POPLAR BLUFF, Mo. – A vehicle auction company with a St. Louis address may be tied to another auction firm whose activities drew a warning from the St. Louis Area Better Business Bureau (BBB) in September, although at least one owner denies a connection exists.
Moreover, dealers who have been pitched an “invoice protection plan” by some of the auction companies say that the protection offered is an empty promise.
Several dealers now report that they are losing money by doing business with Extreme Live Auctions. The business’ St. Louis address is a rented mailbox, and documents from at least one dealer who sent vehicles to an Extreme auction expecting that it would be held in St. Louis reveal that it was actually conducted at the Poplar Bluff headquarters of Midwest Public Auction (MPA), an auction firm that was the subject of the BBB warning earlier this year.
But MPA owner Donnie “Mike” Smotherman told Dealernews that he held his last auction in September and closed MPA, in part because of what he calls “B.S.” from dealers, and in part due to unflattering media and BBB reports. “I’ve been out of it since September. Midwest Public Auction is closed now. I sent my last tax form in October,” he said. “This business is not for me. It’s too much B.S., it’s too much lying.”
Donnie "Mike" Smotherman fires back at dealers: "Way more shady on their side." Click HERE for the story.
The St. Louis Area BBB issued its warning after dealers from nine states complained to the agency about MPA business practices. Dealers say MPA salespersons promised they would get a minimum amount for their vehicles that were instead sold at absolute auction for much less than they were worth, often below invoice. BBB investigator Bill Smith said the agency added Extreme Live Auctions to the MPA warning a few weeks after the initial advisory was issued.
A BBB warning automatically goes to the Attorney General’s office in Missouri. A spokesperson there said the office is working to mediate three complaints against MPA and one against Extreme. Smotherman said no one from the Attorney General’s office has contacted him.
"God's my witness; nobody has ever called me from the FBI."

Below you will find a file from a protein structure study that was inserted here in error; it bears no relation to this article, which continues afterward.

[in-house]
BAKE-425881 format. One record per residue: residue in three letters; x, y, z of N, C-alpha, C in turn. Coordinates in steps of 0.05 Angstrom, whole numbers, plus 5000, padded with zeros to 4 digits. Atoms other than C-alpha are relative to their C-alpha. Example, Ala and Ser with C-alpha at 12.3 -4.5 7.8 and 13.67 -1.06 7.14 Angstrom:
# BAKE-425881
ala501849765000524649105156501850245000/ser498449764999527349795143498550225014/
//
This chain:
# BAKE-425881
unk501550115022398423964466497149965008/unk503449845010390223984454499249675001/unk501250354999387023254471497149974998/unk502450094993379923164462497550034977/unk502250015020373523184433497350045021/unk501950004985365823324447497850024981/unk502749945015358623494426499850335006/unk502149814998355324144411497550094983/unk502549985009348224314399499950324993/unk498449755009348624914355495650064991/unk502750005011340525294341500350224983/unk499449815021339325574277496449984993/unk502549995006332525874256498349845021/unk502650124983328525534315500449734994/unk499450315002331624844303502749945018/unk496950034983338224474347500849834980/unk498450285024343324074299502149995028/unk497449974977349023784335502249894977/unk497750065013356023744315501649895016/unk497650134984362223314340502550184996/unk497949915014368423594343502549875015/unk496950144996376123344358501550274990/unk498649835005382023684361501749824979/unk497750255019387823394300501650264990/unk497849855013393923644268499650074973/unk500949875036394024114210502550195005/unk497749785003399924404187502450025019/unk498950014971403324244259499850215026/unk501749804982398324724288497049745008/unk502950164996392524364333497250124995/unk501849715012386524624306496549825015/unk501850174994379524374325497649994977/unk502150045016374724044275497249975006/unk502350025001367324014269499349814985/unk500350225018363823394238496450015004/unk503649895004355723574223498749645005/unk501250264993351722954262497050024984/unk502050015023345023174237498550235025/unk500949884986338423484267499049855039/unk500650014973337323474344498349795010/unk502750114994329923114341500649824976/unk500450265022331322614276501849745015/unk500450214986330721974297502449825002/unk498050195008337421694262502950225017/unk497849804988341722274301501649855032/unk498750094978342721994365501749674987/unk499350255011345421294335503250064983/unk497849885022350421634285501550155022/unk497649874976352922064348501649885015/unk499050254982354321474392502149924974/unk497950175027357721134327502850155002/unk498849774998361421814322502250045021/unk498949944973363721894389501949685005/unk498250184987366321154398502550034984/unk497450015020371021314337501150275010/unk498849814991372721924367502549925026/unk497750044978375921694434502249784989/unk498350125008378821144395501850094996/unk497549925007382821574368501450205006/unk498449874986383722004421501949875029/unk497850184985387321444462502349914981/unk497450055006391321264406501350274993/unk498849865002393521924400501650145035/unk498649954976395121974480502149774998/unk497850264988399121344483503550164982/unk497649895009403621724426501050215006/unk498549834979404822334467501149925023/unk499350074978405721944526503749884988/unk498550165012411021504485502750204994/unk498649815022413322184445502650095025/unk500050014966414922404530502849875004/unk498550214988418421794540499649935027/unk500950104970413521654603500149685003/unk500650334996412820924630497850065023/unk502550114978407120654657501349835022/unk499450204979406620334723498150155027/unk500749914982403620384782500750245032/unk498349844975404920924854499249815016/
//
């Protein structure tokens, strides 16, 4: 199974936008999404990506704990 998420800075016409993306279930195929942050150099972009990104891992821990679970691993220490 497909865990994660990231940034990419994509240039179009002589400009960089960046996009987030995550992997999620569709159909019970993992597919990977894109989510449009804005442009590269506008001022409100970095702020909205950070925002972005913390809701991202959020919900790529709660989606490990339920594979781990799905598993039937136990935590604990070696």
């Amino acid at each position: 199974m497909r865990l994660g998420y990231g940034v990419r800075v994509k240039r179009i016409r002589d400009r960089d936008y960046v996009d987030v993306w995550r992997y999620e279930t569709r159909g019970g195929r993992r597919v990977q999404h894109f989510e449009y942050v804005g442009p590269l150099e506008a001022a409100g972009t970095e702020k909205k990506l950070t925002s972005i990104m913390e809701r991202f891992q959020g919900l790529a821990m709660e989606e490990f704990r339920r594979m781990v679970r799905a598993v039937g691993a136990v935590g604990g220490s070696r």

-- Donnie "Mike" Smotherman
Smotherman and people involved with a handful of auction companies say it’s a case of seller beware -- and that dealers should pay more attention to the auction terms when they sign up to participate. Some dealers have complained to the Federal Bureau of Investigation (FBI), saying they were duped. Again, Smotherman said the FBI has not contacted him.
“God’s my witness; nobody has ever called me from there, nobody has ever called me from the FBI,” Smotherman said. While he contends he never depended on powersports auctions for his primary income and has since exited the business, an invoice protection plan continues to surface, if in slightly altered form.
"They were super-pleasant to work with before the auction. After, not so much."
-- Jokey Froming, Jamie's Customs, Big Bend, Wis.
The dealer said Extreme contacted Jamie’s sales manager Oct. 18 and solicited vehicles for sale. The sales manager made the deal, the vehicles were picked up Oct. 21 and then auctioned Oct. 22. Only after the auction settlement documents were faxed back two days later did office manager Jokey Froming realize the vehicles had brought much less than expected.
“They were super-pleasant to work with before the auction. After, not so much,” Froming said. “Tuesday morning we get a fax with what our units supposedly sold for. It was $27,000 short of what it was supposed to be.” The invoice protection plan yielded just $2,800, not the up-to-$35,000 cushion the dealer reportedly expected.
Other dealers reporting problems with Extreme were contacted by Dealernews; however, many of them are, so far, unwilling to talk on-record.
Calls made in late November and early December to the phone number on Extreme’s website went to a recording indicating it was a voicemail box that hasn’t yet been set up. Calls to the owner of record’s home went to a generic answering machine message, and messages seeking comment were not returned by press time.
Is Extreme Live Auctions connected to Midwest Public Auction? Click HERE for the results so far from our investigation.
H-D BOWLING GREEN. A separate court filing tells the story of Harley-Davidson of Bowling Green, which reportedly sent 13 Harley-Davidson units (model years 1999 and later) to an MPA auction on Dec. 11, 2011. The bikes, valued on a page of the auction contract at $141,462, were sold for $86,900, leaving the dealer just $76,359 after commissions and adjustments.
HDBG held back the Manufacturer’s Statements of Origin (MSOs) after the sale, prompting MPA to file a breach of contract suit April 12. MPA attorneys unsuccessfully tried to have the case moved from federal court to a state court in Missouri; pretrial conferences are expected to start soon.
MPA’s suit alleges HDBG failed to meet contract points, including one specifying that vehicles to be sold must be in good condition and free of encumbrances. Smotherman said there were condition issues with some of the bikes. (continued)